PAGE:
This is discussion about Dont Miss....Any Important News.
Share ur idea with news channels and print media or partner with them.
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Your idea is superb. Yesterday, i read it. Today, i had discussion with my media company. Your idea is on table. At first instance, they found it interesting. They told me to communicate to you. I had logged in to comment on your idea. Tejasvini, it will help us a lot.
Hi! Tejasvini. You have come up with very good idea. As i am the news editor, i can put your idea in use for my conveniency to get each important news and not to miss any(as you said it). When you were working as reporter with me, i used to believe that you will come up with creative ideas for us too. I am happy to see you working after a tragic accident.Dont mind. I will use your idea as you know me.
The idea of immediate interaction with the Newspaper is great! I would like to hear more about the idea in your entry. I'm curious how you could deter 'false reports' from coming in and devaluing the service? Perhaps include some detail in your entry on how people can interact with the news now vs. with this service.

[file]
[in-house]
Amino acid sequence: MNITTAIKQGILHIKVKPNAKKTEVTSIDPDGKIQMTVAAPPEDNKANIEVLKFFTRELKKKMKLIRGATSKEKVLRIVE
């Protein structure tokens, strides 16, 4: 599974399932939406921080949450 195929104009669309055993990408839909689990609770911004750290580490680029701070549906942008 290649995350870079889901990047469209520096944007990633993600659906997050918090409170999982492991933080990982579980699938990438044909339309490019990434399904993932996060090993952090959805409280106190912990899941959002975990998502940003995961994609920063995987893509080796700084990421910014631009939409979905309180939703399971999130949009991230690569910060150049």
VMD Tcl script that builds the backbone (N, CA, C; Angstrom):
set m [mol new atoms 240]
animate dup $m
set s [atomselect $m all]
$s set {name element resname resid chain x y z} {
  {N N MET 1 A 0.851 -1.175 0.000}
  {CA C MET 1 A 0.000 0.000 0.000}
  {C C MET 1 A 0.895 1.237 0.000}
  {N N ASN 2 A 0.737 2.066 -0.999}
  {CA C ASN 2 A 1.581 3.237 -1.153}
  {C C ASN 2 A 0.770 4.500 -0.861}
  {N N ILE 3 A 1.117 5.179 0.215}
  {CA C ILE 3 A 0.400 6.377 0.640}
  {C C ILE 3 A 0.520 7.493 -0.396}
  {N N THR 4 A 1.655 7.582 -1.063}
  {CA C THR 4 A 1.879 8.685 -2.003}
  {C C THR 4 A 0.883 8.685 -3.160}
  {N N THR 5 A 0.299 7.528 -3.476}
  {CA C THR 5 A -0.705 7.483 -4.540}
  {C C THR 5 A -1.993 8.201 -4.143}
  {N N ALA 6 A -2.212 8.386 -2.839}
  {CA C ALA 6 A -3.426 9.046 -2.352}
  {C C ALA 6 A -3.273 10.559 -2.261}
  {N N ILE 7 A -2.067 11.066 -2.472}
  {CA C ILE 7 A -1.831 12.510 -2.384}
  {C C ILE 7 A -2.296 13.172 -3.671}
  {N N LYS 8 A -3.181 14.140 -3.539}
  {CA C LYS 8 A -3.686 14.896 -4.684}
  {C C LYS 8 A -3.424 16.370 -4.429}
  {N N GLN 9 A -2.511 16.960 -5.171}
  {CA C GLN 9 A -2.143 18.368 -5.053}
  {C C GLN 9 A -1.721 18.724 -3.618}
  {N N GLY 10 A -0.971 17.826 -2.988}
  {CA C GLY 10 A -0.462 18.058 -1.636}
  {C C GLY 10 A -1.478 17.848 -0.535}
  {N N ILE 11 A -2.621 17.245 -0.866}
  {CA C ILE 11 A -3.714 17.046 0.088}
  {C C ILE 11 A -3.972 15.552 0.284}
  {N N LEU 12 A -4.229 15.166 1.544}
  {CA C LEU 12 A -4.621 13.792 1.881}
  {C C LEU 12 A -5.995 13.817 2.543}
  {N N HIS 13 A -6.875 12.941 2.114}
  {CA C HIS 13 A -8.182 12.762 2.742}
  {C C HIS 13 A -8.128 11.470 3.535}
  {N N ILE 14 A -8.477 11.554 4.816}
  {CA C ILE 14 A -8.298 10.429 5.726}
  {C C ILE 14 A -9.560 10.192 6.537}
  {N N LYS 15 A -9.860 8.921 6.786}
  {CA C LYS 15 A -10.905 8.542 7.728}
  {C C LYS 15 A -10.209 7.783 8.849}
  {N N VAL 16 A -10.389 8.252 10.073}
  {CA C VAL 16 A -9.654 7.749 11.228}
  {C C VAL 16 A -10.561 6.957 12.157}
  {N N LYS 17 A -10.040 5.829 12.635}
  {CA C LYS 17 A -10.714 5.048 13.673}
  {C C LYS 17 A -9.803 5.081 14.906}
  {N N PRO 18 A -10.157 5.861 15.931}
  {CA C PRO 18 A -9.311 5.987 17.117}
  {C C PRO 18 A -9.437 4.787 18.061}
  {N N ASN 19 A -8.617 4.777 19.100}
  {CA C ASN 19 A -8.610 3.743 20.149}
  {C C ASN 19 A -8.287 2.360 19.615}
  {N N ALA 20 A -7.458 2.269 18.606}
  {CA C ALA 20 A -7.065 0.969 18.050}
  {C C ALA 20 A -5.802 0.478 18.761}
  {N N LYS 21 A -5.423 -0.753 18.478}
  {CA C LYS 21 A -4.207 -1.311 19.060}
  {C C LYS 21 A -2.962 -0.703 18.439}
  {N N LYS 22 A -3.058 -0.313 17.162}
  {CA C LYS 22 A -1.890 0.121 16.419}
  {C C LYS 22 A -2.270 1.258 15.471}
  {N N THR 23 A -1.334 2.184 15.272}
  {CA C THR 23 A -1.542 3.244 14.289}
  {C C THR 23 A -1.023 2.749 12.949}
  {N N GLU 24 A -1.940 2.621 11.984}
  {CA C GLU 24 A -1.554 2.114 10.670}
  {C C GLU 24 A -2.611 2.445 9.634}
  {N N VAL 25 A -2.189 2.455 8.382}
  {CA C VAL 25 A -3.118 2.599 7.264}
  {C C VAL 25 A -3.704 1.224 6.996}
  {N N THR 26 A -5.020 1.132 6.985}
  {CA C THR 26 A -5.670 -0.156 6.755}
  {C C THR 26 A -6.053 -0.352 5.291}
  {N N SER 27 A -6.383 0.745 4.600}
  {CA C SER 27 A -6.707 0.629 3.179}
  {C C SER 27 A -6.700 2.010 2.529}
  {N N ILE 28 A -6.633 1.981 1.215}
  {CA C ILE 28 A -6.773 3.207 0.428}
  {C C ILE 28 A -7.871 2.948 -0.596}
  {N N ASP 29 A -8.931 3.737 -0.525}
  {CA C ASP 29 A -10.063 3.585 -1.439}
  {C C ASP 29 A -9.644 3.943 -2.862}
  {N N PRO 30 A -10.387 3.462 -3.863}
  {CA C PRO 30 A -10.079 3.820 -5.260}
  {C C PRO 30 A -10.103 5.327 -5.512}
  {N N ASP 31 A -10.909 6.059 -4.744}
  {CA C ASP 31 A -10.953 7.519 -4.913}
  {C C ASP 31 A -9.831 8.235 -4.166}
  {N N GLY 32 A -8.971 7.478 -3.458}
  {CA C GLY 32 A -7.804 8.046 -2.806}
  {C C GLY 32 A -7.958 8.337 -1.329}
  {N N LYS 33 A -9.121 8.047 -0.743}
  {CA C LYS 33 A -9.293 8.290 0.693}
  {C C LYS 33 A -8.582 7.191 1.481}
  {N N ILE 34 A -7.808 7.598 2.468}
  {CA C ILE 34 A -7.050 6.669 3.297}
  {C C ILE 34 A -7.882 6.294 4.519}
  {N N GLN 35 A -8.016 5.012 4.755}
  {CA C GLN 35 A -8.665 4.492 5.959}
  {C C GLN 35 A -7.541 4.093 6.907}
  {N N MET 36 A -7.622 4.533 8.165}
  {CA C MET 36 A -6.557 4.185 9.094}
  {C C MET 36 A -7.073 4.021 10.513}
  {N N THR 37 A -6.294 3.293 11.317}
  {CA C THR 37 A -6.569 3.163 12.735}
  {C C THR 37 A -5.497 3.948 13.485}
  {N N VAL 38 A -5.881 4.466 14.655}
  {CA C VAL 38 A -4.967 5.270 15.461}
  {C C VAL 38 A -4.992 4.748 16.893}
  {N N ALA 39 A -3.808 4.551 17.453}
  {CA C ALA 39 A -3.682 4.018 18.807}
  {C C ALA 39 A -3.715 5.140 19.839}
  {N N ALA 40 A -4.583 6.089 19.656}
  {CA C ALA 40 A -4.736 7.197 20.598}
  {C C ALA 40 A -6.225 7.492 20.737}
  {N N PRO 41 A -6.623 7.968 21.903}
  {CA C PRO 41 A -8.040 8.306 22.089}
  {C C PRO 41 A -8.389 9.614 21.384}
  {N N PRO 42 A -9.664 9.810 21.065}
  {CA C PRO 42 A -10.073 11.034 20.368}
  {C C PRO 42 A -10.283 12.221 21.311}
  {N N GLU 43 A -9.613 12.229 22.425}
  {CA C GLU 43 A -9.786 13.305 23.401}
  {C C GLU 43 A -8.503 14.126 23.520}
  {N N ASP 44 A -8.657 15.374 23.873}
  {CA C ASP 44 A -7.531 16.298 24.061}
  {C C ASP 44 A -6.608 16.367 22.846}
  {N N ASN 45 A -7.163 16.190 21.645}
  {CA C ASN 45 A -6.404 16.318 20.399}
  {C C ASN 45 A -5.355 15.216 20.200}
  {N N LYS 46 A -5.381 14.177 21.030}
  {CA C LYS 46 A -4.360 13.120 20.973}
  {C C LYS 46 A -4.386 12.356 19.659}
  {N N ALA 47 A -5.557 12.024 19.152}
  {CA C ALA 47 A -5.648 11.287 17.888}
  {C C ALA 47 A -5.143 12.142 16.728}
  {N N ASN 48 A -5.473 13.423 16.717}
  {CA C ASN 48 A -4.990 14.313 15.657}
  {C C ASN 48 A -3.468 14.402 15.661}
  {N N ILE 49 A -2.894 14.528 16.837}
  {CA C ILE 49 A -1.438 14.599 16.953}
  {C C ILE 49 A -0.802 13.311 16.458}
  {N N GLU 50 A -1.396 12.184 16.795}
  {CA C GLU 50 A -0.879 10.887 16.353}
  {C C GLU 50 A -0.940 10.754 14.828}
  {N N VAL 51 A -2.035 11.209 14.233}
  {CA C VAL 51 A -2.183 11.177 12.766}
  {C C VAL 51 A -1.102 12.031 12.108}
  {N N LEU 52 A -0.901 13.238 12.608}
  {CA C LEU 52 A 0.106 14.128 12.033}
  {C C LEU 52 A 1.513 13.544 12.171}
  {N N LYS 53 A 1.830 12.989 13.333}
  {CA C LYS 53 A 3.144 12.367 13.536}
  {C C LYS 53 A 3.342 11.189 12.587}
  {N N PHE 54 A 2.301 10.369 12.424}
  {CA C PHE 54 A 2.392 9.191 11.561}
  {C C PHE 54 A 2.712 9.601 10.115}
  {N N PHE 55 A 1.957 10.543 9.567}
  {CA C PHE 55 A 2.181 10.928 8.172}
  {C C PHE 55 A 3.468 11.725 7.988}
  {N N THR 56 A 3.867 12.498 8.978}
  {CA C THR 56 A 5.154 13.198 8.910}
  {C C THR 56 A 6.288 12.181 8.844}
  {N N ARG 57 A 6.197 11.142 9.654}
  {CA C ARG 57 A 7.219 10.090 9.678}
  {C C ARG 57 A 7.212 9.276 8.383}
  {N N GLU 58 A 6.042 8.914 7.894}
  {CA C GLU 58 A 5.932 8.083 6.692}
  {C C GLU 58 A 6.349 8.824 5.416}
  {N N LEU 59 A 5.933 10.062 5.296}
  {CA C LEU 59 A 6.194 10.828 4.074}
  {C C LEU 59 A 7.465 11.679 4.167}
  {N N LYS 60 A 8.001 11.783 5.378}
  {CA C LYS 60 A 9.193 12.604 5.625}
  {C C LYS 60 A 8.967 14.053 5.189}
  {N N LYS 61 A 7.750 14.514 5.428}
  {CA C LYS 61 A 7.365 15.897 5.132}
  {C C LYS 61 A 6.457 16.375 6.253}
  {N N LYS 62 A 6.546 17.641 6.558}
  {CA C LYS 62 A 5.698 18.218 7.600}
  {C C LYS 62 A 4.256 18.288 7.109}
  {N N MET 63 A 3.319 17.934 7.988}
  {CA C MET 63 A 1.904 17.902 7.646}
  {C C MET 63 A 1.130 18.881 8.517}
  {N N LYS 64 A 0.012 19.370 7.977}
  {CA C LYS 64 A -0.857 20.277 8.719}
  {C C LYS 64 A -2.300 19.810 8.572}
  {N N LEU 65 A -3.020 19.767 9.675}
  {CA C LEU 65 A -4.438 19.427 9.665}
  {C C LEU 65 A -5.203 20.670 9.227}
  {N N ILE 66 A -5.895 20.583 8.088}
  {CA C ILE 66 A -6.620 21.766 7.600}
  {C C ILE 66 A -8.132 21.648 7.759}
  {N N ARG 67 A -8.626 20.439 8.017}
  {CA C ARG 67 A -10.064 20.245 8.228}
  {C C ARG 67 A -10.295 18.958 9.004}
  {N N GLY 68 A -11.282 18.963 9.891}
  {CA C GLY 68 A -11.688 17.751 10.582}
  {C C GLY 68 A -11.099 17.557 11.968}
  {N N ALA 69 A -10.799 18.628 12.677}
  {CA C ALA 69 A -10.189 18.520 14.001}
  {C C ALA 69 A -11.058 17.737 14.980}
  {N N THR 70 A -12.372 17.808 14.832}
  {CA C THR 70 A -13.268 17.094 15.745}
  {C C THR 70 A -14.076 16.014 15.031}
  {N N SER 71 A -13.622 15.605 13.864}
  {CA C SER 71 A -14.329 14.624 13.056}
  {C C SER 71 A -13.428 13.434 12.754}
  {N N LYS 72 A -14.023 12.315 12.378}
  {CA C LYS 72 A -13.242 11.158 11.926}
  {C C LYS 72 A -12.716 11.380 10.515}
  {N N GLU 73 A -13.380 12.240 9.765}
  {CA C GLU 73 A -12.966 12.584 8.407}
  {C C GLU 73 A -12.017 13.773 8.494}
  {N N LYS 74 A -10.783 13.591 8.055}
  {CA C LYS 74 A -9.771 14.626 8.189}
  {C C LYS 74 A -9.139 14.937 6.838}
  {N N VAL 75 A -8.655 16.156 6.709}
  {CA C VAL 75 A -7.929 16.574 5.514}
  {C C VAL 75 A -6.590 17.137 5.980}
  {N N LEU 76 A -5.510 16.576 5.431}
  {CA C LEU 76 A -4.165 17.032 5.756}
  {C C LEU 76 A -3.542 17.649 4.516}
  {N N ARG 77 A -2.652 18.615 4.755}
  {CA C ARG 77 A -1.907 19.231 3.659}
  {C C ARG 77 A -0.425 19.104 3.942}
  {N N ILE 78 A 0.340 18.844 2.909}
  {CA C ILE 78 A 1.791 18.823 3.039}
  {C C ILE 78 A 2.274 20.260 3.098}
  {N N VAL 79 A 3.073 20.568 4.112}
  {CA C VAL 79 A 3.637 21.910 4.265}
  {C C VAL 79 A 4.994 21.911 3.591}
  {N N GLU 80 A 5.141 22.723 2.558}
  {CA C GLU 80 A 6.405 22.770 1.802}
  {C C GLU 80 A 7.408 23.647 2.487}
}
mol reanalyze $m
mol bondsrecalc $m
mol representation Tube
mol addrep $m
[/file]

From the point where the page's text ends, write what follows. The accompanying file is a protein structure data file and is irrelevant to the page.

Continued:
Ravi, Press system has Editors, News Editors, Sub-Editors, Reporters and area coordinators. But still area reporters miss out some important news. And we fall short of knowing whats happening? when any person will send a news informing the area to the short code of the Editor. Editor will send his area reaporter to that particular place to cover the news.
In Haiti Earthquake(Jan 2010), Frontline SMS:Medic with the help of Digicel created the short code 4636 to help quake victims. A key goal was to make the SMS project easy to use for those on the grounds with needs and organizations on the ground trying to help.Josh Nesbit, Co-Founder of FrontlineSMS:Medic, took the lead by looking for a contact on the ground in Haiti. Behind-the-scenes, Brian Herbert worked with Josh, Luke Beckman from InSTEDD, Paul Goodman from DAI, and Rob Munro to structure content. They created an online database at http://4636.ushahidi.com where incoming raw SMS reports can be tagged and mapped. "Haiti was the first major disaster where SMS played a major role," says Tim Large, editor of AlertNet and EIS and who headed the Haiti team.